Thousands of Russians gather to commemorate the murdered opponent, Boris Nemtsov | Homepage

In the center of the Russian capital, Moscow, thousands of people gathered on Saturday to commemorate the slain opponent, Boris Nemtsov. Nemtsov, one of President Vladimir Putin’s biggest opponents, was assassinated six years ago.




A former deputy prime minister of the time of Boris Yeltsin, the first president of the Russian Federation, was wounded by four bullets near the Kremlin on February 27, 2015. At the time, he was investigating Russia’s involvement in the armed conflict in neighboring Ukraine.

“We meet here every year to show those in power that we have not and will never forget,” said former prime minister and opposition figure Mikhail Kashanov. “The memory of Boris will not be erased.” “I am sure that what Boris fought for – the freedom of the Russians, their well-being and their decent life – will soon become a reality.”

An example of a figure

Kashanov still praises Nemtsov for “his contribution to liberating Russians from the oppression and totalitarianism that has haunted us since the Soviet era.”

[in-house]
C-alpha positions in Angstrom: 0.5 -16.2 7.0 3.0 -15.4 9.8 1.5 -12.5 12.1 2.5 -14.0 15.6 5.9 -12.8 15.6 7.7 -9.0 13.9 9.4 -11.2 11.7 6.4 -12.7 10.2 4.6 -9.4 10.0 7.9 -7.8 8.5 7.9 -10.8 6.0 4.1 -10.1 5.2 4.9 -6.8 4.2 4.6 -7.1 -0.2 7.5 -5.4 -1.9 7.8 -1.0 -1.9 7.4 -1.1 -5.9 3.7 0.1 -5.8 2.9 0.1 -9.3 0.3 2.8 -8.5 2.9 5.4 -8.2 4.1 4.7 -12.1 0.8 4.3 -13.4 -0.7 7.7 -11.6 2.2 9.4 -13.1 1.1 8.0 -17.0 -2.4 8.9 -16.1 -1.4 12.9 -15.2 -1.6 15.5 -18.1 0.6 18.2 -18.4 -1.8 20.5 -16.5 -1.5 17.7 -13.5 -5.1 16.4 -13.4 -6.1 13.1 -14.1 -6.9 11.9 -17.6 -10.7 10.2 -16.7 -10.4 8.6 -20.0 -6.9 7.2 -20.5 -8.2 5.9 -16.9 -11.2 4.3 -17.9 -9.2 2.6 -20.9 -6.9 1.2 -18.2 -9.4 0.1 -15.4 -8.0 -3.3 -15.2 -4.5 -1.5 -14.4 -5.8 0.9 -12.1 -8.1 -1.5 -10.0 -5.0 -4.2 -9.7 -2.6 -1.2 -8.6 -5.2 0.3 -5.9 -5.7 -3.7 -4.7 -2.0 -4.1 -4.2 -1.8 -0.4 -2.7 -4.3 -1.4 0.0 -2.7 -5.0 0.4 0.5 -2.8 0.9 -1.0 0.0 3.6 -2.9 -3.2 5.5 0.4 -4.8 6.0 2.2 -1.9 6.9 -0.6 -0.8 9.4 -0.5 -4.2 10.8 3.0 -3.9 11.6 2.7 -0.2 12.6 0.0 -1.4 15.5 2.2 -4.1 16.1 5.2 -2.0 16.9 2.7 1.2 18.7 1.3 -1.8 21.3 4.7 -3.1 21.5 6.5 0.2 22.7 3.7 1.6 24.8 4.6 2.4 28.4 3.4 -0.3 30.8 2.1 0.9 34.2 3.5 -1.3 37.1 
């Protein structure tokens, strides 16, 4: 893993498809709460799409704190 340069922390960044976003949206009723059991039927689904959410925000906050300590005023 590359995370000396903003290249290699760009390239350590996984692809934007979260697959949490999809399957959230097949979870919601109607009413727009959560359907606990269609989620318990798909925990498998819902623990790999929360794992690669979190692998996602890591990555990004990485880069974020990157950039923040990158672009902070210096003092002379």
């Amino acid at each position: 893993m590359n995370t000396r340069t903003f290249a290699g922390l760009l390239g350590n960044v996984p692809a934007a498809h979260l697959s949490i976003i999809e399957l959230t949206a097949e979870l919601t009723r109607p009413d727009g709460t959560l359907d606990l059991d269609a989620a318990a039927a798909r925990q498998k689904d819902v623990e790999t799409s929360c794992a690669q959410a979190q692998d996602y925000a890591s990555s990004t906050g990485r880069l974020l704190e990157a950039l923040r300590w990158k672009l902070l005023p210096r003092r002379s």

According to an NGO, about 3,700 people were on the move, including ambassadors from the European Union, the United States and the United Kingdom.

“Nemtsov remains an exemplary figure for those who are indifferent to freedom, human rights and democracy,” the EU representative in Russia said on Twitter. “He remains an inspiration to the many people who strive for justice, transparency and freedom,” said a spokeswoman for the US embassy in Moscow.

“The Russian people deserve better”

US Secretary of State Anthony Blinken said in a statement on Saturday that he was “deeply concerned” by the Russian government’s “growing intolerance of freedom of expression.” “The Russian people deserve better,” the minister said, honoring Nemtsov for their struggle for a “free and democratic” Russia.

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In July 2017, five men from the autonomous republics of Chechnya and Ingushetia were convicted of killing Nemtsov. However, his family described it as a “total failure” as the Russian court never identified the mastermind behind the attack.

Denton Watson

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